Samuels’ main gripe seems to be with the Iran nuclear deal, whose basic concept he is anxious to note predates the election of relatively reformist President Rouhani. In Samuels’ version of the story, the White House sold the deal to a bunch of dumb young tweeting cyberscribblers who lacked the sophistication to see through Ben Rhodes’ spin. This narrative is even more disdainful of contemporary journalism that what Samuels alleges about the Administration.
It is also ridiculous: a lot of serious experts have had a good, hard look at the agreement and come away thinking it made the best of a bad, and worsening, situation. I count myself, as I have a bachelor’s and master’s in physical chemistry and seven years abroad working on nuclear nonproliferation issues as a science counselor in American embassies (not to mention a doctorate in history of science also working in part on radiation issues). Many finer experts have come to the same conclusion. I hasten to add that no one at the White House or State Department has ever contacted me about the agreement with Iran, which I suppose reflects how little influence they think I might have.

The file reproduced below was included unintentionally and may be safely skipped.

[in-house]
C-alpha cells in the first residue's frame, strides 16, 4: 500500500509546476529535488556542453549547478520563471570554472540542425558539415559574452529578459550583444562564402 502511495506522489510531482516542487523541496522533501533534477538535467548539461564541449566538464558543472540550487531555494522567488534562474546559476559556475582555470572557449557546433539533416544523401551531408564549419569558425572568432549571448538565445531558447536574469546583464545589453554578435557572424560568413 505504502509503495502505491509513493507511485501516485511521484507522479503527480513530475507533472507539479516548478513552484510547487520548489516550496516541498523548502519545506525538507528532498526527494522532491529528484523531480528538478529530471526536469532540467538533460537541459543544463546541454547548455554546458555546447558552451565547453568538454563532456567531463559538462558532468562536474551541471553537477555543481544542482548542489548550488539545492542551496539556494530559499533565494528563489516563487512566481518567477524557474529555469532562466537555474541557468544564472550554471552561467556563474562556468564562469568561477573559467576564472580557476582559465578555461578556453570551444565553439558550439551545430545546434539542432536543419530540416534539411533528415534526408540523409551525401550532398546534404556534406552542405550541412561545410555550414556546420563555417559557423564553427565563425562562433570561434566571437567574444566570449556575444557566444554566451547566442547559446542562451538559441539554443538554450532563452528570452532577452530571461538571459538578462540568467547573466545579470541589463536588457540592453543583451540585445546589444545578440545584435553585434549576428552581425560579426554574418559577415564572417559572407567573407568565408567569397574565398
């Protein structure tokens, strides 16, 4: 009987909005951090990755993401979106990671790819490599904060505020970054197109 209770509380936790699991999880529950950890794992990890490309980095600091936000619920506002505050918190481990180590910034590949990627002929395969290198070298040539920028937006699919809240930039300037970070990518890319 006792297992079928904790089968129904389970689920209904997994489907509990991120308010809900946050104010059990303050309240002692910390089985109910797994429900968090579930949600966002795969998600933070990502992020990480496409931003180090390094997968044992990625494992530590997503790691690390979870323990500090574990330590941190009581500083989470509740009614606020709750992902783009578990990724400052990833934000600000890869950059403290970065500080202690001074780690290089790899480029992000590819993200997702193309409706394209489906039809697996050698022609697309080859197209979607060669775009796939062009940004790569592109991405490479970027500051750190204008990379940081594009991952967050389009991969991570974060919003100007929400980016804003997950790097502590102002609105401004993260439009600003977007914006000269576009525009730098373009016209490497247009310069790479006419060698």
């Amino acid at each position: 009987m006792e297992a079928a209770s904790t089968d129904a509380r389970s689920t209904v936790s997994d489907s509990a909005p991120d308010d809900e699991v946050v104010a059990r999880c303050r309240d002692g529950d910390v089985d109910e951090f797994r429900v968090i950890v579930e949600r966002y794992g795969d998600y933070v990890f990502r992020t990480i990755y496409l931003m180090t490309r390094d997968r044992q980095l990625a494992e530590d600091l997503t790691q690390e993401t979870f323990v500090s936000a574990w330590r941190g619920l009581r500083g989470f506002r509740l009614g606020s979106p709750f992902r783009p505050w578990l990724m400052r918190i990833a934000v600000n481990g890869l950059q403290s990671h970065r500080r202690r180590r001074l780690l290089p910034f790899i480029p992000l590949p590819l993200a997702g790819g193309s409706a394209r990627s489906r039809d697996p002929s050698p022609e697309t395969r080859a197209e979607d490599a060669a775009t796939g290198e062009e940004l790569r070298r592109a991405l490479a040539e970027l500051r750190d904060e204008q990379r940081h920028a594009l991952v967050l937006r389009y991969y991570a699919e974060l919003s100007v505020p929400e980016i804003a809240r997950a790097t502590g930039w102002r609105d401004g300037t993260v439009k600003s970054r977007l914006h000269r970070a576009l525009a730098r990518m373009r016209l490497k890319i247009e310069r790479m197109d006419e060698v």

Laura was one of the journalists who followed the nuclear deal in depth and with care. I don’t know anyone who got more of the inside story, which is difficult when negotiations are ongoing. What better target if you are trying to besmirch the thing than throwing mud at someone who really helped the American public to understand what was going on? I gather from her subsequent remarks that Samuels never gave Laura a fair opportunity to reply to his allegations. That is notably bad journalism.
Saturday was a recovery day for me after 15-hour trip to Podgorica, where I’ll be speaking Monday at a university event commemorating Montenegro’s tenth anniversary of independence. So naturally Sinisa Vukovic, my Montenegrin colleague at SAIS, and I took in the sights on the coast, in addition to a busman’s holiday morning at a conference on Global Security at Stake–Challenges and Responses that happened to be occurring in Budva.